Maria Coventry, Countess of Coventry
She was born Maria Gunning in Hemingford Grey, Huntingdonshire and was the eldest child of John Gunning of Castlecoote, County Roscommon and his wife Hon. Bridget Bourke, daughter of Theobald Bourke (1681–1741), 6th Viscount Mayo. Maria's younger siblings were Elizabeth, Catherine (married Robert Travis, died 1773), Sophia, Lizzie, and John (a general in the army). Although her beginnings were humble, Maria Gunning would go on to become one of the most celebrated beauties of her day.
In late 1740 or early 1741, the Gunning family returned to John Gunning's ancestral home in Ireland, where they divided their time between their home in Roscommon, and a rented house in Dublin. According to some sources, when Maria and her sister Elizabeth came of age, their mother urged them to take up acting in order to earn a living, owing to the family's relative poverty. The sources further state that the Gunning sisters worked for some time in the Dublin theatres, befriending actors like Peg Woffington, even though acting was not considered a respectable profession as many actresses of that time doubled as courtesans to wealthy benefactors. However, other sources deny this and point out that Margaret Woffington did not arrive in Dublin until May 1751, by which time Maria and her sister Elizabeth were in England.
In October 1748, a ball was held at Dublin Castle by the Viscountess Petersham. The two sisters did not have any dresses for the gathering until Tom Sheridan, the manager of one of the local theatres, supplied them with two costumes from the green room, those of Lady Macbeth and Juliet. Wearing the costumes, they were presented to the Earl of Harrington, the then Lord Lieutenant of Ireland. Harrington must have been pleased by the meeting as, by 1750, Bridget Gunning had persuaded him to grant her a pension, which she then used to transport herself, Maria, and Elizabeth, back to their original home in Huntingdon, England. With their attendance at local balls and parties, the beauty of two girls was much remarked upon. They became well-known celebrities, their fame reaching all the way to London, and themselves following soon afterward. On 2 December 1750, they were presented at the court of St James. By this time, they were sufficiently famous that the presentation was noted in the London newspapers. Maria, who was notoriously tactless, was reported to have made a notable gaffe by telling the elderly George II that the spectacle she would most like to see was a royal funeral. Fortunately the King was highly amused.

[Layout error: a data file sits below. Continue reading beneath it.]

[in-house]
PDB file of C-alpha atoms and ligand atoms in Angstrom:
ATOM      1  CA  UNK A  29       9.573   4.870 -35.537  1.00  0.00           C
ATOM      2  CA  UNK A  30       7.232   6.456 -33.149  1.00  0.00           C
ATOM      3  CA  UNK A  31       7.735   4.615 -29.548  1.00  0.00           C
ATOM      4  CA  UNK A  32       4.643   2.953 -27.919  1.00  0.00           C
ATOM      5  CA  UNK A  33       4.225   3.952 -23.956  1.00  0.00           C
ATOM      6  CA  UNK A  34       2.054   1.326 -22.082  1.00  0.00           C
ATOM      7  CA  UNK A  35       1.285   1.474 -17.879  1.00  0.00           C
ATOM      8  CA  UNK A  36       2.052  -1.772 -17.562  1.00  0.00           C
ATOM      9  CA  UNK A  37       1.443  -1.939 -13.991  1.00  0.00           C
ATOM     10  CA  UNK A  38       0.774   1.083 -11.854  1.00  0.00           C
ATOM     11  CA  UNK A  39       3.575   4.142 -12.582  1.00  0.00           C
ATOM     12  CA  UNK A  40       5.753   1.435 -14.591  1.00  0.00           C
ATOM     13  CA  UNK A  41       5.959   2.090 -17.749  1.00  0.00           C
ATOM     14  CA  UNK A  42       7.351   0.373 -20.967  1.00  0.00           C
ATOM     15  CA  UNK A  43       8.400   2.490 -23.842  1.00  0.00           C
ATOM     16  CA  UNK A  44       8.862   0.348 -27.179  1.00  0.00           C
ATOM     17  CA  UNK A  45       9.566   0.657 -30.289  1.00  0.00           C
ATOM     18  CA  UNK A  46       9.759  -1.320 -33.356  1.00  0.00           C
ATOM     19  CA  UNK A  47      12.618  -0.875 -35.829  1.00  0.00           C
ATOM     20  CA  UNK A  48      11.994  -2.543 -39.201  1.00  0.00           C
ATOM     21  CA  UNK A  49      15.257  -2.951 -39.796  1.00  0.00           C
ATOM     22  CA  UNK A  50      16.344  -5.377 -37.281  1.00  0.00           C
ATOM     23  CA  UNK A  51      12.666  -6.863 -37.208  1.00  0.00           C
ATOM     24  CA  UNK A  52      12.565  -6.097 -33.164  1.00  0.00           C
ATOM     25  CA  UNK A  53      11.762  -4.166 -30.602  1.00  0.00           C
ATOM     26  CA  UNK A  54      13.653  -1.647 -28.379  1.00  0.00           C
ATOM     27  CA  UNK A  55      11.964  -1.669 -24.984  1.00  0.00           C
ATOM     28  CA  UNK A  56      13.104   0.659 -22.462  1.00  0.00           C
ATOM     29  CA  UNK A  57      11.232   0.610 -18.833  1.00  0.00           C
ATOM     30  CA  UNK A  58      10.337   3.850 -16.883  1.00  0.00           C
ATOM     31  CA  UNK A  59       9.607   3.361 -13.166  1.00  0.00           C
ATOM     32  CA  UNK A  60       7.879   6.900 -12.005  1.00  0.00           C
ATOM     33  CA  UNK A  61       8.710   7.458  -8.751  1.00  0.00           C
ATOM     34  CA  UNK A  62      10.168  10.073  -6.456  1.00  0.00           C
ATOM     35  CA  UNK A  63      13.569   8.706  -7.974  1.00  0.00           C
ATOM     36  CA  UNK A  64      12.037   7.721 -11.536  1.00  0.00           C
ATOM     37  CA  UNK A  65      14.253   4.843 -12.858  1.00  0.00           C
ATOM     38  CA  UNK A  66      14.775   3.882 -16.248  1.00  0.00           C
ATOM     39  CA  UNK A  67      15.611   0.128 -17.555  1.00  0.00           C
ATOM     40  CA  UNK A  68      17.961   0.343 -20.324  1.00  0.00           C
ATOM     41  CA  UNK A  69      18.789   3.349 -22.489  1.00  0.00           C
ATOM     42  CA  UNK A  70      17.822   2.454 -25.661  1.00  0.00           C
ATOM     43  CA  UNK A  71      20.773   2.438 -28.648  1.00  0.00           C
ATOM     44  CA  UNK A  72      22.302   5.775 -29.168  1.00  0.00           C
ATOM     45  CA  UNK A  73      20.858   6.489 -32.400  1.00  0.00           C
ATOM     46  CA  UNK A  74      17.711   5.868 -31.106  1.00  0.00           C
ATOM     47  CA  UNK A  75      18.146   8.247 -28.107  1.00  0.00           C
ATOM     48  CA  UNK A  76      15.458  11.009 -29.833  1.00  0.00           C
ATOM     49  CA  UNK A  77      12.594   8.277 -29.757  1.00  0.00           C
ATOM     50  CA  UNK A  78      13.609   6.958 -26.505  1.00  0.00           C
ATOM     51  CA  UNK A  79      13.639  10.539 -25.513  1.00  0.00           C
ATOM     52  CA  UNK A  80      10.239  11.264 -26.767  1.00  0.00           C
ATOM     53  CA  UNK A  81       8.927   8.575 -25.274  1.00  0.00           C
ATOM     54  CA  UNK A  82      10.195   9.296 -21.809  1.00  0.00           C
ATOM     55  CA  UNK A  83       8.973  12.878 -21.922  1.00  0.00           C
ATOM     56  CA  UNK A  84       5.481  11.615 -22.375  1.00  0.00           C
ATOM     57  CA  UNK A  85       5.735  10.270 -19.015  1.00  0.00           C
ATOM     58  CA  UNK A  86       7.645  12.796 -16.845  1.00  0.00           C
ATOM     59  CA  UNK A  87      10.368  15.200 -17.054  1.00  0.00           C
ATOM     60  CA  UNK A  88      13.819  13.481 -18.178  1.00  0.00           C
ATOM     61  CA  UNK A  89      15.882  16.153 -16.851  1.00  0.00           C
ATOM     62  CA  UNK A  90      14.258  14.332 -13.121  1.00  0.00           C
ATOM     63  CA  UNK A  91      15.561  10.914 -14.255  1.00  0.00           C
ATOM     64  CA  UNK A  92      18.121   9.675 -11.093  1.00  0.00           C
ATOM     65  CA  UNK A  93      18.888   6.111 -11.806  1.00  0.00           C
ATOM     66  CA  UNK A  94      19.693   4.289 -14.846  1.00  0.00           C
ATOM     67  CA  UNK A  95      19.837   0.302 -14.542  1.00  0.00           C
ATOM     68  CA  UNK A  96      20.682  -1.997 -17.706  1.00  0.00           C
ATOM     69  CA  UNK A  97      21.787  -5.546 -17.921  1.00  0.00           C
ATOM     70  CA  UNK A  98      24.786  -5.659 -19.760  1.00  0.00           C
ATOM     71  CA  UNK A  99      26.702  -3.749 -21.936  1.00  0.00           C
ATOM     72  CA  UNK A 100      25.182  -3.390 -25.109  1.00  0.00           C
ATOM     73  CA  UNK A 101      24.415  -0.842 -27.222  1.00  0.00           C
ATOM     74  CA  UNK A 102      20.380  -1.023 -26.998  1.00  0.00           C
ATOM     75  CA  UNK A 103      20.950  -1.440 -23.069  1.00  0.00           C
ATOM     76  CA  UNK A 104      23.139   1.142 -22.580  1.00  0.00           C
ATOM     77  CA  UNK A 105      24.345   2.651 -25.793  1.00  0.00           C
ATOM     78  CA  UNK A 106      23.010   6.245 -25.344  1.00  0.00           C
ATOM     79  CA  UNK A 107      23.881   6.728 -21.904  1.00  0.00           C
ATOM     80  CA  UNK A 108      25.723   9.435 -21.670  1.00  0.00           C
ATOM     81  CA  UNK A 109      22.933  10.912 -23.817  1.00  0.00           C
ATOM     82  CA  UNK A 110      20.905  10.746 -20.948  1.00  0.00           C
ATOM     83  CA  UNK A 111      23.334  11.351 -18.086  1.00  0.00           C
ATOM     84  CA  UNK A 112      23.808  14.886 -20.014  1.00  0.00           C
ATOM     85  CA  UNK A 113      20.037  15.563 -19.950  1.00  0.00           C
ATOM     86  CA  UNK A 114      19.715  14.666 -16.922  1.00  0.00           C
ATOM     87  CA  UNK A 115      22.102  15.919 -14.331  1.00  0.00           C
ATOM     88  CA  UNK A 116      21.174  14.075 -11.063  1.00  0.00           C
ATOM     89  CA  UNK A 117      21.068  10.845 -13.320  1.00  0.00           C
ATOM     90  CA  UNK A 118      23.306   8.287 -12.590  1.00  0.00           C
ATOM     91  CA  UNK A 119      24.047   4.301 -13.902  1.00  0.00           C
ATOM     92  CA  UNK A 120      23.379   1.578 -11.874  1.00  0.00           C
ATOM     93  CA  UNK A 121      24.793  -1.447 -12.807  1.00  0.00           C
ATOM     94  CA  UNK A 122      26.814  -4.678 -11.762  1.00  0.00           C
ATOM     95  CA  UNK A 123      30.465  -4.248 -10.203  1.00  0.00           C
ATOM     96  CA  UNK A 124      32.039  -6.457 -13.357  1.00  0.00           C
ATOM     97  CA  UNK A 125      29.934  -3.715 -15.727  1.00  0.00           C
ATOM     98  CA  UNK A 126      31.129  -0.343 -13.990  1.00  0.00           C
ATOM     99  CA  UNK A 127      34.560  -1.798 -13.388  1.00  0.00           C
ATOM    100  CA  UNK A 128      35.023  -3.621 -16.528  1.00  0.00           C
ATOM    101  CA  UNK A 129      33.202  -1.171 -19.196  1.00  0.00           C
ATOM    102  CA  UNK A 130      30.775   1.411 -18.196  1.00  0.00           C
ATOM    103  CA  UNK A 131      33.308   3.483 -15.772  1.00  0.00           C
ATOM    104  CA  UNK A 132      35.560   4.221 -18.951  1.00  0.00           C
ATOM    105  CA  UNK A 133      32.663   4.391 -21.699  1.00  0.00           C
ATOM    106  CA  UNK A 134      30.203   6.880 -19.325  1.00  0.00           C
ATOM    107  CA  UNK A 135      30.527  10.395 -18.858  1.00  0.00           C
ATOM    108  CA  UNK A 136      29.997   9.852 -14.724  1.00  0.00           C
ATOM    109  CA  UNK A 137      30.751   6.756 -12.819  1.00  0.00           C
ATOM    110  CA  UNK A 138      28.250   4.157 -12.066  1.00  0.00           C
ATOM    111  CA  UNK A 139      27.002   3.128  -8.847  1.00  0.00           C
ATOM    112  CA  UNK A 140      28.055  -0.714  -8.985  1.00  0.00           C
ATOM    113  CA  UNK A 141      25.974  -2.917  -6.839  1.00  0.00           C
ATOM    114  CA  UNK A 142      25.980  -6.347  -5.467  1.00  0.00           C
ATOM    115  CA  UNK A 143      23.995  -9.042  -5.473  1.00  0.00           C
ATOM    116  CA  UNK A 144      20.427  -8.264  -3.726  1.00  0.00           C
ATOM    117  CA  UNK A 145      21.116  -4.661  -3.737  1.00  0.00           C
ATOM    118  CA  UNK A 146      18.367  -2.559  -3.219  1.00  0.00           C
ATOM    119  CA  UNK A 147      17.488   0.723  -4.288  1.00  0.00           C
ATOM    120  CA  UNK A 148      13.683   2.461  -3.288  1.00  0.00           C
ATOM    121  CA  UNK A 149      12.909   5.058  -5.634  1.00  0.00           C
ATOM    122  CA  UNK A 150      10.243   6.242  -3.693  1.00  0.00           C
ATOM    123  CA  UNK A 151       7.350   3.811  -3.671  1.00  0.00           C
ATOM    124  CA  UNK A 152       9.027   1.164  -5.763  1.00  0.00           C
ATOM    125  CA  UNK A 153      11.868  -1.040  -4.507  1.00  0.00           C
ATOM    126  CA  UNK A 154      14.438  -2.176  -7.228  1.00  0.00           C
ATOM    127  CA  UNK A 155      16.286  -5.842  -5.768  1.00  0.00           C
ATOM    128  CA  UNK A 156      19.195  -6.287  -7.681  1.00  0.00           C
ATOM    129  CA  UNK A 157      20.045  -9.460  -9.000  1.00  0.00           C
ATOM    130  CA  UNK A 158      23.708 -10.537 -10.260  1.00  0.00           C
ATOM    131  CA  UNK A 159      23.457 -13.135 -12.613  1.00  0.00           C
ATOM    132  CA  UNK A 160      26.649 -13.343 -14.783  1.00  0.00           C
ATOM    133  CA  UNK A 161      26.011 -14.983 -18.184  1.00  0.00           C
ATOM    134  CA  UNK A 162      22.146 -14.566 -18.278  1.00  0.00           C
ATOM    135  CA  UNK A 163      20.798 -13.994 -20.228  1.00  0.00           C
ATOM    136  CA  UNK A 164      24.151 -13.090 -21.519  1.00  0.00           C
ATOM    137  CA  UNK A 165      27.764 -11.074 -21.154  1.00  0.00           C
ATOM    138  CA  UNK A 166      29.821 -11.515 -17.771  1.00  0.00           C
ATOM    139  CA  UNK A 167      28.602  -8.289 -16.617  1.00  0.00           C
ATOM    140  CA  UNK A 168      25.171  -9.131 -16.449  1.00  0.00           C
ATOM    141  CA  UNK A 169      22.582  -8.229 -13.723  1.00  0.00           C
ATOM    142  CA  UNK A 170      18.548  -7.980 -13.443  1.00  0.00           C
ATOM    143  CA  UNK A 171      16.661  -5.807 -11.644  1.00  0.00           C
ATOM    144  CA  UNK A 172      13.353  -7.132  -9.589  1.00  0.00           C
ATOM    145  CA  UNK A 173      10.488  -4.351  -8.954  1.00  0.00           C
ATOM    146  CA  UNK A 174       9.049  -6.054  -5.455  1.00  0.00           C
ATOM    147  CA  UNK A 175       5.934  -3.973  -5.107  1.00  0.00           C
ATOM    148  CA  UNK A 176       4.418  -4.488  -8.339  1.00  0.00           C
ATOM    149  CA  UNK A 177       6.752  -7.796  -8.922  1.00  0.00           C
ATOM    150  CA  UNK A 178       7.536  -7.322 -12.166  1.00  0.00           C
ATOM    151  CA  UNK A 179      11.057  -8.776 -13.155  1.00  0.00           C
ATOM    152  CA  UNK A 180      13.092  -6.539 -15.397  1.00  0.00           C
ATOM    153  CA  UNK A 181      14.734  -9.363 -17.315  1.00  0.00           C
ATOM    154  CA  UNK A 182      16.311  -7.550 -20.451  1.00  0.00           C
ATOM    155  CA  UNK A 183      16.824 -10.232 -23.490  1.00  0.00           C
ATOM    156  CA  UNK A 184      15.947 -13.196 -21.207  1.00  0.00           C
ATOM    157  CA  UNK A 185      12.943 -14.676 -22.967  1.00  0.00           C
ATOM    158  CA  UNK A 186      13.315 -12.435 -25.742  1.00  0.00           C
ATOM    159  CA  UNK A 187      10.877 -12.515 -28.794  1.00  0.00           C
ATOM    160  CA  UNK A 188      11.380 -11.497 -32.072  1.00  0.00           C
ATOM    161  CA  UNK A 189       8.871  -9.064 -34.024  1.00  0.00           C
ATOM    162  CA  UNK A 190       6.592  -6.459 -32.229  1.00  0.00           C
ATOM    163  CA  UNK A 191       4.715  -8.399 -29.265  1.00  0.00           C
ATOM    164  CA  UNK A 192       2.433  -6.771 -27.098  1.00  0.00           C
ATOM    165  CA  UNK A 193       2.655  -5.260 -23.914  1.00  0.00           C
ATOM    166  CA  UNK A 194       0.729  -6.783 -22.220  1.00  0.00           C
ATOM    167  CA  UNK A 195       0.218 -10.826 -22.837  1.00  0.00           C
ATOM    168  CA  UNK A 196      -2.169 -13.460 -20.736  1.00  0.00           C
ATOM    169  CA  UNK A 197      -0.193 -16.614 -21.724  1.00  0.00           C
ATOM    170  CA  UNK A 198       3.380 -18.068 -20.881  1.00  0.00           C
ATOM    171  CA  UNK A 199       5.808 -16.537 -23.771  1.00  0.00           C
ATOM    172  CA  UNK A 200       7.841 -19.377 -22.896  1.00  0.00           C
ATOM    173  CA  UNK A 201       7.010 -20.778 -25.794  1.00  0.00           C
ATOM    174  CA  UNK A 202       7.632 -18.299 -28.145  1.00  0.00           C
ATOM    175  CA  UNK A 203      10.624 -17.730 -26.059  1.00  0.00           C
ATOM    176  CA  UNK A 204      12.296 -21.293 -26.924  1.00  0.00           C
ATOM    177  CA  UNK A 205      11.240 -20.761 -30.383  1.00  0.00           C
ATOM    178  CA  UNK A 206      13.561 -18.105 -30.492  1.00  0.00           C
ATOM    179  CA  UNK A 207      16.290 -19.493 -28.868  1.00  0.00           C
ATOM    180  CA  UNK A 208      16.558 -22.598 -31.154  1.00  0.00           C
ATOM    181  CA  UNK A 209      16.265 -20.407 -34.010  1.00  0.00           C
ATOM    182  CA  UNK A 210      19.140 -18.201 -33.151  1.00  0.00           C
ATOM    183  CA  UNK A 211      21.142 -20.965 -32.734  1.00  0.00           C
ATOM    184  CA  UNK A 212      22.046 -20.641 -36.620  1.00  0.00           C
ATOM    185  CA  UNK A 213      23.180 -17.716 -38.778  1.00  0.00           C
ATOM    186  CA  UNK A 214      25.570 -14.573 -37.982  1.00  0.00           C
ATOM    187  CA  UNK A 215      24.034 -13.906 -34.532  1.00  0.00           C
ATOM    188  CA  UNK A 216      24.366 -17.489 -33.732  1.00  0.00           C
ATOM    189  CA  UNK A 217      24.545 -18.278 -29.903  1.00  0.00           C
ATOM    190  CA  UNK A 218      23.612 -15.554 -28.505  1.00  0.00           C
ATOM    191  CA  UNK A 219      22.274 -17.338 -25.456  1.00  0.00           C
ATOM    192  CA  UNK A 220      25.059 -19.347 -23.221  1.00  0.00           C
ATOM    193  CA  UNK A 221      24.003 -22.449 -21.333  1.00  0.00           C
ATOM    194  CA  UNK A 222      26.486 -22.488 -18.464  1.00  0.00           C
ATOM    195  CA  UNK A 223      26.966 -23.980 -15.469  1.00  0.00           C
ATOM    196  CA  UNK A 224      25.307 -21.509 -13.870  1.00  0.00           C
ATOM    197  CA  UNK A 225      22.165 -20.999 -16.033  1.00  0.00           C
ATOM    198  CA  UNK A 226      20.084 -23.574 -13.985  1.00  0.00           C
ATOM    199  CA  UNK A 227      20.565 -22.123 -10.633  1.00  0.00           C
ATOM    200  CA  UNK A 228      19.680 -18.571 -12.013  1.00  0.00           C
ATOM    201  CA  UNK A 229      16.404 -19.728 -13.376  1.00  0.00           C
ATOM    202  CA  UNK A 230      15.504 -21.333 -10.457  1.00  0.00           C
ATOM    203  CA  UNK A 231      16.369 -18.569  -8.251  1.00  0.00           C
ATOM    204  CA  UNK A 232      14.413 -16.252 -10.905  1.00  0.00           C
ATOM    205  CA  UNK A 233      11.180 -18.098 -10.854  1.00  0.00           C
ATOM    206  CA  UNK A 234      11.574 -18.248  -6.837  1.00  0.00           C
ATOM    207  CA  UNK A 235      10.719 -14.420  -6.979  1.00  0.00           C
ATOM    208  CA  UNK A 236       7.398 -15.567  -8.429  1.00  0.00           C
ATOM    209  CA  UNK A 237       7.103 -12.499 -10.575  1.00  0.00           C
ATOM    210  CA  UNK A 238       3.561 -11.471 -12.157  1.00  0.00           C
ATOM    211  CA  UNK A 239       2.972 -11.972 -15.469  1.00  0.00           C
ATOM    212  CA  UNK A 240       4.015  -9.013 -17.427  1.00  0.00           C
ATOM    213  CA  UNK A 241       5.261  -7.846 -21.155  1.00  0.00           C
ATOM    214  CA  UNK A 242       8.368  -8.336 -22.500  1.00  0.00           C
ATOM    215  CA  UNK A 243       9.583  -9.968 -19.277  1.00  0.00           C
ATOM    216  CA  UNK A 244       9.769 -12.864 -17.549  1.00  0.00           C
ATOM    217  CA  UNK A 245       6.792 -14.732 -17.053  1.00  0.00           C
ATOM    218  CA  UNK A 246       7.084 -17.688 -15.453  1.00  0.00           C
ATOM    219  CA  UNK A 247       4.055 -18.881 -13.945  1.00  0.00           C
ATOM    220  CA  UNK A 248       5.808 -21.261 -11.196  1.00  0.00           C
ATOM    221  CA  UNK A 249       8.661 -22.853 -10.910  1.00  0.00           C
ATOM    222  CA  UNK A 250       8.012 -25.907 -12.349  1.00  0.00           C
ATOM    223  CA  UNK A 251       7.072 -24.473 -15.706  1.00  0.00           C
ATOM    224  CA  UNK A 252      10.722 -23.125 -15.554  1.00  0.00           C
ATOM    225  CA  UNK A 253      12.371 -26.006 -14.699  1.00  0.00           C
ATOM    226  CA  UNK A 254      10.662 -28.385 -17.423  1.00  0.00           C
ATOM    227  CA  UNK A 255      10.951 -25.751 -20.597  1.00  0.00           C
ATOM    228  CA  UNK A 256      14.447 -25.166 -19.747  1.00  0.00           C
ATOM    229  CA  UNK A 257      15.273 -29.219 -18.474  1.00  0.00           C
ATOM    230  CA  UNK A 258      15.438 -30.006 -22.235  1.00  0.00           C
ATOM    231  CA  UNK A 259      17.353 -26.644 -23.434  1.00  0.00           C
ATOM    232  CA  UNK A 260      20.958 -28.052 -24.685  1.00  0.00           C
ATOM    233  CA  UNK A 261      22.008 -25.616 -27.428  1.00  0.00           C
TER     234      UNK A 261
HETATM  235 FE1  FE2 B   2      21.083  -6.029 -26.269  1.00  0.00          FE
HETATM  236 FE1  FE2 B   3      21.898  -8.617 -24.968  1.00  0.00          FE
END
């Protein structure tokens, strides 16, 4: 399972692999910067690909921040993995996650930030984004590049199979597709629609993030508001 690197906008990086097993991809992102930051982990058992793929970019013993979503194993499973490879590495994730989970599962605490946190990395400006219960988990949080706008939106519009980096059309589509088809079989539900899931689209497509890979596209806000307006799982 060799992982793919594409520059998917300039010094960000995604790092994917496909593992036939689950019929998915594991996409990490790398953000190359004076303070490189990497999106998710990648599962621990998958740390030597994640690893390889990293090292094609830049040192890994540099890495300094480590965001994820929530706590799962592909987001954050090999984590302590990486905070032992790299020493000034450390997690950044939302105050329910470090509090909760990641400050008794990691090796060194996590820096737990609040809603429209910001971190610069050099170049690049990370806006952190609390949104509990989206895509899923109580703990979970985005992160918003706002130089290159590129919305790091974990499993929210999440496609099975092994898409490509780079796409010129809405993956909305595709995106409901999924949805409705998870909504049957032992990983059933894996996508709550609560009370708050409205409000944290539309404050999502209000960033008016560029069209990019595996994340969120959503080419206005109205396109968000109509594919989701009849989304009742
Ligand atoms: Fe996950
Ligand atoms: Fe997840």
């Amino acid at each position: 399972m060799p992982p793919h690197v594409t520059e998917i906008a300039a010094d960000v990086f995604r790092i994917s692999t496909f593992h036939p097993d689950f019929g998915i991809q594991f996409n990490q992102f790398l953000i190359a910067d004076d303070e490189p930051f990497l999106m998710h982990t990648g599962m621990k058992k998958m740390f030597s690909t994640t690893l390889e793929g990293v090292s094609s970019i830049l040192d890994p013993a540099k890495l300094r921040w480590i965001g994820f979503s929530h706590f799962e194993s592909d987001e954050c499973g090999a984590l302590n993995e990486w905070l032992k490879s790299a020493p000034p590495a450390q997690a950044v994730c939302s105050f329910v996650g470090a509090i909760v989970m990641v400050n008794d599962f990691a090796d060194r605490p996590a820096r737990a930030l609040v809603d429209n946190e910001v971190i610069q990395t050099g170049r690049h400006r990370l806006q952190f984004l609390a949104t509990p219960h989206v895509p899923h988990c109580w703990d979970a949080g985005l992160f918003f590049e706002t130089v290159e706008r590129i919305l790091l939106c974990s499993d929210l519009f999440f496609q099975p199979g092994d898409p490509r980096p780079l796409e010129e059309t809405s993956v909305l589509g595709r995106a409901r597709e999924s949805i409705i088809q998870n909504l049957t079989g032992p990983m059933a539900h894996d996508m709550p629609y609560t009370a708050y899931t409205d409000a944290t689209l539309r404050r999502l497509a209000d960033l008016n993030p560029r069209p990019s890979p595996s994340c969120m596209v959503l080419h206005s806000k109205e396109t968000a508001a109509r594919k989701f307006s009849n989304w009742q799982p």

Within a year, her sister Elizabeth had married the Duke of Hamilton. In March 1752, Maria married the 6th Earl of Coventry and became the Countess of Coventry. For their honeymoon, the Earl and Countess traveled around Europe accompanied by Lady Petersham, but neither lady enjoyed it much, especially Maria who particularly disliked Paris. The Countess's ignorance of the French language and her husband's decision not to allow her to wear red powder as make-up (which was fashionable in Paris at the time) intensified her dislike of the city and the trip. On one occasion, her husband saw her arrive at dinner with powder on her face and tried to rub it off with his handkerchief. Her tactlessness, which had amused George II, struck the French Court as simple bad manners.
Maria's popularity and beauty was such, that on her return to London, she was mobbed when she appeared in Hyde Park and was eventually given a guard by the King, led by the Earl of Pembroke. Her husband became involved with then famous courtesan Kitty Fisher, which caused Maria much distress.
She continued to utilize heavy make-up, simply because it was stylish. Had she paid heed to her husband's actions against her wearing lead-based make-up in Paris for the rest of her days, her death eight years later (at the age of 27) may not have been so early. However, throughout the 17th and 18th centuries, it was fashionable for ladies to have pale white skin and red rouged cheeks and use lead as a basis for their make-up. It was the noxious effects of the lead which caused skin eruptions (which also encouraged ladies to powder their skins more vigorously to mask their blemishes) and eventually blood-poisoning which killed Maria on 30 September 1760. Originally known simply as a beautiful but vain woman, she eventually became known in society circles as a "victim of cosmetics".